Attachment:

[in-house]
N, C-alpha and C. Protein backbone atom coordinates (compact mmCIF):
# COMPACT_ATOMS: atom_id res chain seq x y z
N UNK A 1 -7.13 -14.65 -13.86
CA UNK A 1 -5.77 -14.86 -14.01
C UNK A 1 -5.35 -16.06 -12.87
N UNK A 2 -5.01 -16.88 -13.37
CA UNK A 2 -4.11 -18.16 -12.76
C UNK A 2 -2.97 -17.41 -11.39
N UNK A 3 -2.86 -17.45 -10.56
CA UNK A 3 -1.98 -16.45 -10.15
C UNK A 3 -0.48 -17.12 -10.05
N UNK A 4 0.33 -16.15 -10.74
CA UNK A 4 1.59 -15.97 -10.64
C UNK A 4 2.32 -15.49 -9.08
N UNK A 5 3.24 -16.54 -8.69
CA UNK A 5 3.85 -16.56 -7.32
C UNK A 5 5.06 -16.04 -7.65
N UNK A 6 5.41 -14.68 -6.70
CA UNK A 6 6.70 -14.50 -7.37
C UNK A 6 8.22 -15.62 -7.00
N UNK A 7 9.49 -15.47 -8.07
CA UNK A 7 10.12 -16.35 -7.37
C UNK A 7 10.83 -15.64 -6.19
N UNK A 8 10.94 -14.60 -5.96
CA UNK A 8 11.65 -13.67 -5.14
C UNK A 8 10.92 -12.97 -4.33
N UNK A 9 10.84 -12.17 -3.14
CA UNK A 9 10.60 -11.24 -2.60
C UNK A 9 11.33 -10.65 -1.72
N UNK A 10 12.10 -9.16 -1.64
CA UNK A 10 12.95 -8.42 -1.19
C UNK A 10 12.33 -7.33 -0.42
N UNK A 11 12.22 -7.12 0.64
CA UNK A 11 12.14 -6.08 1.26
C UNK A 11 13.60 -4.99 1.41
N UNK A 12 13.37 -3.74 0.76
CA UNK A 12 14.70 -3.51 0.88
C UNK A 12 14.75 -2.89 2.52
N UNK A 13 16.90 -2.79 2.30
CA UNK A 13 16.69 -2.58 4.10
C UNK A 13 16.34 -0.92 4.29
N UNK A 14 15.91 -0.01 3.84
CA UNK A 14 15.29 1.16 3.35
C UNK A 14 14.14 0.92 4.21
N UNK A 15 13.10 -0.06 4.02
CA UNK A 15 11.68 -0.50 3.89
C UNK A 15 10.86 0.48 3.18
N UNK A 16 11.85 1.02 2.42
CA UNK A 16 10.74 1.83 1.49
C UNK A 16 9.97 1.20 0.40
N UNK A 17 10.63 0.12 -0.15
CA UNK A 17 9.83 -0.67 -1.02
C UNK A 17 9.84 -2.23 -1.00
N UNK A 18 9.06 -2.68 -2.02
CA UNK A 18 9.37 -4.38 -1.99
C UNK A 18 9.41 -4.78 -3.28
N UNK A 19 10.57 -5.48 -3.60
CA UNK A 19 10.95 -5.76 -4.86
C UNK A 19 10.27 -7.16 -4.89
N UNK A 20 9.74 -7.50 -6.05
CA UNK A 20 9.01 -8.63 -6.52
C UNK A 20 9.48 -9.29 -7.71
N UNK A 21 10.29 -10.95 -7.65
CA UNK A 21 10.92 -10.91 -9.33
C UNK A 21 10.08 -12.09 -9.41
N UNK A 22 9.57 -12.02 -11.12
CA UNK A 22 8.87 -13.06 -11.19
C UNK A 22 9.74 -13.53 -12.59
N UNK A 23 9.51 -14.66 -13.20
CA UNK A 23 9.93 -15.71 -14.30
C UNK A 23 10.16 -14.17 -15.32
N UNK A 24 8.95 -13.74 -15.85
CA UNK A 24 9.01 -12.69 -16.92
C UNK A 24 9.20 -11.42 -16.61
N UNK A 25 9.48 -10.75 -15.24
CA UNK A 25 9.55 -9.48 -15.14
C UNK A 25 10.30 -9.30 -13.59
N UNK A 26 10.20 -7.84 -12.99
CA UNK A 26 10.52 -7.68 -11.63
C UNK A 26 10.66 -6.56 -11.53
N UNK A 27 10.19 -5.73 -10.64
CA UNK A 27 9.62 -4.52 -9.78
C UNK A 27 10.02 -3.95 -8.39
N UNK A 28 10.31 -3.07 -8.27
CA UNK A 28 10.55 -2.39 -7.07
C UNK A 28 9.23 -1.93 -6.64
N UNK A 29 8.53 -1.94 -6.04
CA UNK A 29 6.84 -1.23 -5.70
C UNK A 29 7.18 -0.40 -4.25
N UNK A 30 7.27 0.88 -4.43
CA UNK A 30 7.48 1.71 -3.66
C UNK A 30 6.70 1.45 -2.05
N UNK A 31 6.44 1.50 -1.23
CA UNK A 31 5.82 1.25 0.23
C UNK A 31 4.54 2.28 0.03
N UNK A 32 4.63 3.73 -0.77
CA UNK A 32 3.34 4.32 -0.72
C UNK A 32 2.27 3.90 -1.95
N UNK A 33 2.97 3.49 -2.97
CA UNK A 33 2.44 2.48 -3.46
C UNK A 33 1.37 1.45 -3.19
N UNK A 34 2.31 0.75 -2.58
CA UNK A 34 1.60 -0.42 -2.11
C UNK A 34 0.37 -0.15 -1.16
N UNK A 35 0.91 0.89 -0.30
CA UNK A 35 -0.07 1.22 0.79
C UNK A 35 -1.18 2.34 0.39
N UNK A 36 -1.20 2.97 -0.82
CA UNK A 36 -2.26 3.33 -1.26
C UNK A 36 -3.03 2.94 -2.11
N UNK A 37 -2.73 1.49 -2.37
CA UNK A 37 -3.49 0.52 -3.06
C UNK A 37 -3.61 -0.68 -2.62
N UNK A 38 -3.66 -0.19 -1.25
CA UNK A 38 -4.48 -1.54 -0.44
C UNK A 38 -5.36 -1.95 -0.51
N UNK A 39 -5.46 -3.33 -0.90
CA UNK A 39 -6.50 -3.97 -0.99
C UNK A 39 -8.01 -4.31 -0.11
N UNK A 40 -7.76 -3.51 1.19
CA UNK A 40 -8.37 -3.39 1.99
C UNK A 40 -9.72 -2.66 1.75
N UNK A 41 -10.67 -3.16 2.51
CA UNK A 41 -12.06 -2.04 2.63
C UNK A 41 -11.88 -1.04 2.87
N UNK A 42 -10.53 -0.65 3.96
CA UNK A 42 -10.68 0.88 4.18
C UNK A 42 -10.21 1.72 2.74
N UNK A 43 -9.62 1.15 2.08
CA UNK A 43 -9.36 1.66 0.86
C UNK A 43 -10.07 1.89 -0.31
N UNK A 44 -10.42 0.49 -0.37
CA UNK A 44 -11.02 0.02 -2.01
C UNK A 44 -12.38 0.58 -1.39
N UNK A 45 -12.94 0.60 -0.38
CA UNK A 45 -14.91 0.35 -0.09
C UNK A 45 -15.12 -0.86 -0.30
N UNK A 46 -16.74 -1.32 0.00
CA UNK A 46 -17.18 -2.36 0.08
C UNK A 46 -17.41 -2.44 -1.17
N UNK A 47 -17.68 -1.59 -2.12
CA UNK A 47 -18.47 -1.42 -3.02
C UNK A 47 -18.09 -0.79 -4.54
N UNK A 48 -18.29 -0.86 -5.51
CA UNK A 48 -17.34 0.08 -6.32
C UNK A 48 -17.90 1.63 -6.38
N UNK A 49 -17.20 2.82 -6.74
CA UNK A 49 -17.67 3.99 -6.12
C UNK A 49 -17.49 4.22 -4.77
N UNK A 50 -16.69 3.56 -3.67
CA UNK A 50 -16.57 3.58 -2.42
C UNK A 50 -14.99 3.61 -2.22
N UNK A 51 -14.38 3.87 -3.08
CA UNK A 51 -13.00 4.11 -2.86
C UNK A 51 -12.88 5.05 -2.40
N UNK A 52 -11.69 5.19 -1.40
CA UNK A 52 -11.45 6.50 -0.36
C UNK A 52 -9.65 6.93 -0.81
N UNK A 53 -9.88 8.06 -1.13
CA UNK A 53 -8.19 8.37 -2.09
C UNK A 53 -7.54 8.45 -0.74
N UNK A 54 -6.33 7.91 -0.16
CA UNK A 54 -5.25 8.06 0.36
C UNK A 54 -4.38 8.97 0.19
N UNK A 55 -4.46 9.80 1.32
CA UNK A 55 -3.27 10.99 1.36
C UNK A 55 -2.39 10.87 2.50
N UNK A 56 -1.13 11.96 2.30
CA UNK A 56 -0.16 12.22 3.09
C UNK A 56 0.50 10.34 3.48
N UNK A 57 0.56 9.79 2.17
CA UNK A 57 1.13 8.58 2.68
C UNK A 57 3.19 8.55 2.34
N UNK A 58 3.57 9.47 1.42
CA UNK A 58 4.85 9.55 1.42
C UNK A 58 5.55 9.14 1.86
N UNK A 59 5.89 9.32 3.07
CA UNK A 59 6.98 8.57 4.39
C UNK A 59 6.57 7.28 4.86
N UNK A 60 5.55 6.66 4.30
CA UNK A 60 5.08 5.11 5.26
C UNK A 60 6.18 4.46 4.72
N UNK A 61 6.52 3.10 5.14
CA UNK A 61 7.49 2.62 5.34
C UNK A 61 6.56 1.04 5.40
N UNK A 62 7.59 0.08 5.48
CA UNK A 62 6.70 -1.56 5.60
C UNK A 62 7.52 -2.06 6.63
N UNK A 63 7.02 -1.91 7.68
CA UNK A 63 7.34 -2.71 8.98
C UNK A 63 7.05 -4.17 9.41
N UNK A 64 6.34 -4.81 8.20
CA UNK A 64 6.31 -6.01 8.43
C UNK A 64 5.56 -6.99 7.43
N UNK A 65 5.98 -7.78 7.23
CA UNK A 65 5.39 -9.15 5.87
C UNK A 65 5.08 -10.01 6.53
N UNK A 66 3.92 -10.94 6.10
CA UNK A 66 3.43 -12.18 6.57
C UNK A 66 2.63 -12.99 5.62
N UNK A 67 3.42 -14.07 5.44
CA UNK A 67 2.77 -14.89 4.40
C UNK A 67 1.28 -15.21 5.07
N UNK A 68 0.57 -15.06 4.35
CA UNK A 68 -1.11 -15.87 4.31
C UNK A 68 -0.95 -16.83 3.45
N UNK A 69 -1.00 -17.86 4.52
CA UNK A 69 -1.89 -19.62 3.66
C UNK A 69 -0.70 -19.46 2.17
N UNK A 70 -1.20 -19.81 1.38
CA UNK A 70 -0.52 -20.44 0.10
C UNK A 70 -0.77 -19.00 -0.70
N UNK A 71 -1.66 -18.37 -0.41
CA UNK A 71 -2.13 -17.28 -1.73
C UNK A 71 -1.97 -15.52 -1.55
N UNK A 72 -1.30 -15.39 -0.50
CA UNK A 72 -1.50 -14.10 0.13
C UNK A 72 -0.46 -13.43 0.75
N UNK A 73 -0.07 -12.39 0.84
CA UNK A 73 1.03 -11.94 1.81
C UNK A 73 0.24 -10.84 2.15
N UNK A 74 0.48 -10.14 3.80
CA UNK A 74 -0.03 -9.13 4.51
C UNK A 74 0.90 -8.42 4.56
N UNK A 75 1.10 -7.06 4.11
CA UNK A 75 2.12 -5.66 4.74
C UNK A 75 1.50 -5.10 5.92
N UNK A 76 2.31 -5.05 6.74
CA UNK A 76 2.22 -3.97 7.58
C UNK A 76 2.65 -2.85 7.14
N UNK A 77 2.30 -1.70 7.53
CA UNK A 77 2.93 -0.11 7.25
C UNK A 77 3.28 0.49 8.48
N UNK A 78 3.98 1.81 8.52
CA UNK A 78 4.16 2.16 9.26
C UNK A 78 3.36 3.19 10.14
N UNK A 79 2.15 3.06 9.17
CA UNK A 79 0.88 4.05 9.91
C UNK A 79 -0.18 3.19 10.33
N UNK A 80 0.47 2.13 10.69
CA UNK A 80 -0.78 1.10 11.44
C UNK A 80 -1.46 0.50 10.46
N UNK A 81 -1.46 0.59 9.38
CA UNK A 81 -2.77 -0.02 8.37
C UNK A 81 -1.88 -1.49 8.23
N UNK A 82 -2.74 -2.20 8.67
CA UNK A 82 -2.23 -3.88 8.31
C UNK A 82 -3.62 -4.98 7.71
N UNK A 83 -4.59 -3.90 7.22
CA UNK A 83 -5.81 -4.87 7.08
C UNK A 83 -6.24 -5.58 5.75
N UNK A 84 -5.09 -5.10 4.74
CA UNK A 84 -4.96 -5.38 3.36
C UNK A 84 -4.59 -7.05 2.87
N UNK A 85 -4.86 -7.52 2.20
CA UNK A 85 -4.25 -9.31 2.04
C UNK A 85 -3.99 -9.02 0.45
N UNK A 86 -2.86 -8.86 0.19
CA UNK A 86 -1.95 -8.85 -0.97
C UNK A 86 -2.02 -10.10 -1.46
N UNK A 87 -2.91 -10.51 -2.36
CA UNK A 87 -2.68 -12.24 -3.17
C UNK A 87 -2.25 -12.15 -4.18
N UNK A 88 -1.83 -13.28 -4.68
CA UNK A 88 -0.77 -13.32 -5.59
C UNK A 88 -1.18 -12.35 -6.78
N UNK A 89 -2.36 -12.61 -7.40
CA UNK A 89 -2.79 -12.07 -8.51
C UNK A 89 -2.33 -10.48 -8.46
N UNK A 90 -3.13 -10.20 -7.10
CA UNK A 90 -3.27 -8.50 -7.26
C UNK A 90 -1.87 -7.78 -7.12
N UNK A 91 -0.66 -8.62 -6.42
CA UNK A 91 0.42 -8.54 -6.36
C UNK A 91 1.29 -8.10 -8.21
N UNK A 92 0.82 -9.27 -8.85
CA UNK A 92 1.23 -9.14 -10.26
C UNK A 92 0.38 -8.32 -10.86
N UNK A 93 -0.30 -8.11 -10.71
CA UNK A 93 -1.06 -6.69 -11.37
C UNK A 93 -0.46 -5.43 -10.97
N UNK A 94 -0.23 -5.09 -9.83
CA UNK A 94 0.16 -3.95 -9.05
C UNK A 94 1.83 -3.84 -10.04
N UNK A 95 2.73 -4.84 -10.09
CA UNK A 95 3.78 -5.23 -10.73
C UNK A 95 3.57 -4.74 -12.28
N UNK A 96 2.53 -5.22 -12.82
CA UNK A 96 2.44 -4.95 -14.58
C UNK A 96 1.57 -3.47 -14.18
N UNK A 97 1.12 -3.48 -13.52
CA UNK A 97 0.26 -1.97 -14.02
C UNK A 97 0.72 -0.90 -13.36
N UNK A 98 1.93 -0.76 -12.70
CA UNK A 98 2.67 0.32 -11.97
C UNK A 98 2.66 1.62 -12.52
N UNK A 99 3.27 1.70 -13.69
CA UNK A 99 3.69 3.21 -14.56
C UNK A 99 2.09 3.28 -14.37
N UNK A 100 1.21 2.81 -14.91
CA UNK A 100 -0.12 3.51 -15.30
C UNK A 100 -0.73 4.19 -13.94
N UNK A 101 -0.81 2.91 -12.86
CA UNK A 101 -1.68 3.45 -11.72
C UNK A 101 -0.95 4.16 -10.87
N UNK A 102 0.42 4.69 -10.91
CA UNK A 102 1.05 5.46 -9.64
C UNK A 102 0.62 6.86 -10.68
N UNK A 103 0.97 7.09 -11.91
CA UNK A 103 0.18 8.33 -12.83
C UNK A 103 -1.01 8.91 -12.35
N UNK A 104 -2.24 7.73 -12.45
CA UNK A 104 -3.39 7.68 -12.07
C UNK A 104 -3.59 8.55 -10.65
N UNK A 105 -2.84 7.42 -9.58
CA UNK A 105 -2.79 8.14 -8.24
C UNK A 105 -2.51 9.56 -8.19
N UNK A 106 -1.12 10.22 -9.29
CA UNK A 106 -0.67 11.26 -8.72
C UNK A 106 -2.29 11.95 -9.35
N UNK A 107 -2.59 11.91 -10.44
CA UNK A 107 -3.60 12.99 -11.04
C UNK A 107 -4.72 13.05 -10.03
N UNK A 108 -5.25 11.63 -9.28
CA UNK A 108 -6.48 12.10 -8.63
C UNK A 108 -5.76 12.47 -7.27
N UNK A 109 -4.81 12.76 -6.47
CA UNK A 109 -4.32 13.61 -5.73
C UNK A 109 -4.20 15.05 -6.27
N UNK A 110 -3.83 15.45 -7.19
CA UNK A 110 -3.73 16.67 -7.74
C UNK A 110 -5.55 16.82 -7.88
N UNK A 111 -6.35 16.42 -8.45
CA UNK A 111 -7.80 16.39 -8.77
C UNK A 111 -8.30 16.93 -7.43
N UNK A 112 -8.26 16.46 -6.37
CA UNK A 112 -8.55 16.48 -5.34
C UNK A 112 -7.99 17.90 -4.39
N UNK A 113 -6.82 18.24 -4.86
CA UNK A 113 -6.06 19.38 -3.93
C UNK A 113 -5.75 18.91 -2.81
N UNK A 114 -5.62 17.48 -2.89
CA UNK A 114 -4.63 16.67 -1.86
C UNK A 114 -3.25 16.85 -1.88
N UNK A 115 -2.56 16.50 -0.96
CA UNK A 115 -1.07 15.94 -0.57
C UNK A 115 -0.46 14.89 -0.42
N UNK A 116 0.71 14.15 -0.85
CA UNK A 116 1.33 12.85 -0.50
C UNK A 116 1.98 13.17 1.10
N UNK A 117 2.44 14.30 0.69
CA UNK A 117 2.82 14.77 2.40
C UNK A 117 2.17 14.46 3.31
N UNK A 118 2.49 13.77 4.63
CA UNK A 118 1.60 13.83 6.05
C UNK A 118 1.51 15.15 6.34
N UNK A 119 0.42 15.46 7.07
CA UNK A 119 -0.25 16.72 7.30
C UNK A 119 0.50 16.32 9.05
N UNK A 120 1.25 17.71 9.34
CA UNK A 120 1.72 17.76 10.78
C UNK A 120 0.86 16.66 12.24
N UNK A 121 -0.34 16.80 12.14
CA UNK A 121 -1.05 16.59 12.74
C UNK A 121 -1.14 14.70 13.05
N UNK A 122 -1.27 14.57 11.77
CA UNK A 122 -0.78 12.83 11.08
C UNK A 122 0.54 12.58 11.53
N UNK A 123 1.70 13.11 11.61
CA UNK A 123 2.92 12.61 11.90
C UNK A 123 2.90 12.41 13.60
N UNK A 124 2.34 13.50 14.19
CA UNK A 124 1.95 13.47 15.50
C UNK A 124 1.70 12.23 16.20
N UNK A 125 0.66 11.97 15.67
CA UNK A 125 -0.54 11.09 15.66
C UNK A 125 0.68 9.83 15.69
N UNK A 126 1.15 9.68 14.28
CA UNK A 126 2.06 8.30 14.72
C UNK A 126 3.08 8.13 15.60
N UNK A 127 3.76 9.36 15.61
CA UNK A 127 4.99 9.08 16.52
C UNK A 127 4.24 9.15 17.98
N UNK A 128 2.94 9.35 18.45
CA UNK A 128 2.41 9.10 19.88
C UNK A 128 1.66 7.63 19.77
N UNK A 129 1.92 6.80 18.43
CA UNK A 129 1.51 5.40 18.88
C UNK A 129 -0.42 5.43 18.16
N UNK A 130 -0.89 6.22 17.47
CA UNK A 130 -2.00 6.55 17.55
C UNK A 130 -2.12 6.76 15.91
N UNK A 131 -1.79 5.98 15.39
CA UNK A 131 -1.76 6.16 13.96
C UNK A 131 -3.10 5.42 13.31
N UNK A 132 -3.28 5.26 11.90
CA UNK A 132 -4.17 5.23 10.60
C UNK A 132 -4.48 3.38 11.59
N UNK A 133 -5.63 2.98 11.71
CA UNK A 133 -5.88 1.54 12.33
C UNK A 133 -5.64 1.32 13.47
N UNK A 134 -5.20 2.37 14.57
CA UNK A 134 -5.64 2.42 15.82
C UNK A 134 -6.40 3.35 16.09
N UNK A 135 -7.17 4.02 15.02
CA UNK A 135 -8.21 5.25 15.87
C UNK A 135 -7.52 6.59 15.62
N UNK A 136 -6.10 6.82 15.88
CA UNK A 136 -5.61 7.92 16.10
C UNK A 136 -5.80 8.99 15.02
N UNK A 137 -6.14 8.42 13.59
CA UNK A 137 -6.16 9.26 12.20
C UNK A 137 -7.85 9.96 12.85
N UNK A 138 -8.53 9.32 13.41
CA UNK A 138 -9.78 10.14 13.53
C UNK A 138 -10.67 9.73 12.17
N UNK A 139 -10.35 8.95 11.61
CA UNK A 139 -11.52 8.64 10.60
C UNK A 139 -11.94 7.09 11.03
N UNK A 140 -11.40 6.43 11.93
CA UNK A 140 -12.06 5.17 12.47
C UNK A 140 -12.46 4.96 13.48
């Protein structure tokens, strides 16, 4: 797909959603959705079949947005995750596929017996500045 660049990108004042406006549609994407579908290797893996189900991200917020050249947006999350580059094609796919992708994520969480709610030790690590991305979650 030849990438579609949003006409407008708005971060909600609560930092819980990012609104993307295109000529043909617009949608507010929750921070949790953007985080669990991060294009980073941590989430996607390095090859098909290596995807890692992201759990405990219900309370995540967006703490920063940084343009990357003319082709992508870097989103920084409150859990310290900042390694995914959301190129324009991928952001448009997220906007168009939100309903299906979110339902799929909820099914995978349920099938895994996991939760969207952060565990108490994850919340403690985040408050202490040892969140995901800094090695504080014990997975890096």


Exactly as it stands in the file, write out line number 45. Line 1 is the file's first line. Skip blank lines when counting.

C UNK A 14 14.14 0.92 4.21